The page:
If you are a freelance artist, you paint what the client wants... and sometimes in the style they want. When you're being paid to do art, you get hired based on your skills/ something the client likes/ and artist availability. Sometimes you are being hired to fill in for another artist, or to continue a series of work, in the style already defined by another artist.

For example, I did a book cover recently in a style that I'd developed for character commission work. It wasn't something that I was sure I could pull off for a full illustration (I normally do fairly realistic work in a straight painterly manner), however in the end, it worked out fine. Had I been given the choice I probably wouldn't have gone with this style... and I would have missed out on creating a truly unique painting.

I know this probably all sounds wishy-washy, but I figure far too much emphasis is placed on style, and not enough emphasis on technique & enjoyment. At this point in time, I'm happy if I can paint something better than the last time I did it! And I've been out of art college for 10 years!

Monday, 11 February 2008

Artist shortcut #1 Copying great artists

Leonardo's Leda & The Swan vs Raphael's St Catherine of Alexandria ... Great artists (Raphael) 'steal' (from Leonardo)
Images taken from
for educational purposes.

No matter what kind of artist you are, it’s often tempting to take shortcuts. On the outset, they may save time, but in the long run they can prove costly in more ways than one. The first ‘shortcut’ I’ll be discussing in this series is ‘taking inspiration from other artists’.

There's an old saying that good/bad artist's copy, but great artists steal (attributed to Picasso). Do a search on, and you will see dozens of articles about the fine line between being inspired and plagiarising (i.e. copying/ stealing/ ripping someone else’s work and claiming it as your own). But while plagiarism is BAD, being inspired by other artworks can help you become a better artist.

So when does a shortcut such as being inspired by other artist’s work become plagiarism, or even just cross the line and become ethically or morally bad? How do you use this shortcut to your benefit? Here are some personal thoughts on the matter:

1. Good artists copy.
We learn through imitation. Copying great artworks or even our favourite artworks can help us improve as artists. When we analyse other artist’s work, we’re learning many different skills about composition, colour, and technique. By looking at a variety of sources, even artwork we don’t like but know are popular, we’re increasing our understanding of what makes us react to art, and therefore can incorporate it into our own.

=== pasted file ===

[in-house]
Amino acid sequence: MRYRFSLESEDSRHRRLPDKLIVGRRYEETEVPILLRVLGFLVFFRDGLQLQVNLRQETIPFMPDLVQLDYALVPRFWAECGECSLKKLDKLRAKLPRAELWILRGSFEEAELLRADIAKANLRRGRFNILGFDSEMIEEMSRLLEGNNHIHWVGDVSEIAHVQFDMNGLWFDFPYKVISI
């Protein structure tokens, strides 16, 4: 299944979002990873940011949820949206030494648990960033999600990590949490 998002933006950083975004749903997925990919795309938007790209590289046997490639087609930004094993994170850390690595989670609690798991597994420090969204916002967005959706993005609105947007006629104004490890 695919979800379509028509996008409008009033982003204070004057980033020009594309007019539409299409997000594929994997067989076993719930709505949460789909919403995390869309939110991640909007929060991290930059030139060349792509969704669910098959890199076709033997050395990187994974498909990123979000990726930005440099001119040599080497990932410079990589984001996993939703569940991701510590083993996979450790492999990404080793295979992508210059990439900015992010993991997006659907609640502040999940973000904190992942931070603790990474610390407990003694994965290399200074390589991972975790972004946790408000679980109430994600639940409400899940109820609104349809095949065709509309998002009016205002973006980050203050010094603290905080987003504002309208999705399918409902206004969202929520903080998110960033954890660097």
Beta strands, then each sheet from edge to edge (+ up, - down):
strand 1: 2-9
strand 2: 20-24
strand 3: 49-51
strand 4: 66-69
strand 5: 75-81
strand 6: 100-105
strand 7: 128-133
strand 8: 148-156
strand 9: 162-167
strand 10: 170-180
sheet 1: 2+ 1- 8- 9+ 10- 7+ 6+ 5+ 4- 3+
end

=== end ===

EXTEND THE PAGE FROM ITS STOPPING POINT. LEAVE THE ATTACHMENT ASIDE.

One word of caution, don’t copy artworks to learn anatomy. Artists make mistakes, often exaggerate or stylise anatomy, and get it wrong all the time! Even photographs distort anatomy. Learn anatomy from anatomy books, life drawing, and from photographs when you understand what you are drawing. I can not stress this enough!

2. Great artists steal
- There are reasons why you are drawn to particular paintings. Great artists take elements of what they see and recreate them in a way that is unique, riveting and original. If someone can look at your artwork and instantly pick out another painting that look remarkably similar to yours, then you haven’t been inspired enough (unless your work is a parody). It’s not enough to do the equivalent of a cut and paste… you need to make it your own work. Something that defines the piece as representative of ‘you’ or ‘your style’.

3. Acknowledge your inspiration/s:
It’s simple, it’s easy, and it’s ethical. The old masters would say ‘Painting X after Artist Z’. You’re effectively tipping your hat to your source of inspiration. If you’re concerned about copyright, contact the artist, or simply don’t make the artwork available for retail. Keep it as training exercise. You shouldn't be able to see a direct correlation between your work and the inspirational piece.

It always surprises me when I see works of art that have obviously been 'inspired' by another artist's work, yet the artist in question doesn't see fit to mention the source of their muse. I'm not talking about people who try out a 'style' or paint the same kinds of subject matter, I'm talking about artists that take shortcuts and directly 'borrow' a recognisable pose (say from Vallejo), an entire scene, or the whole costume (unless it's a historical or fan art piece). Sometimes it can be an oversight, simply forgetting what triggered the idea in the first place, but other times it shows a lack in judgement*.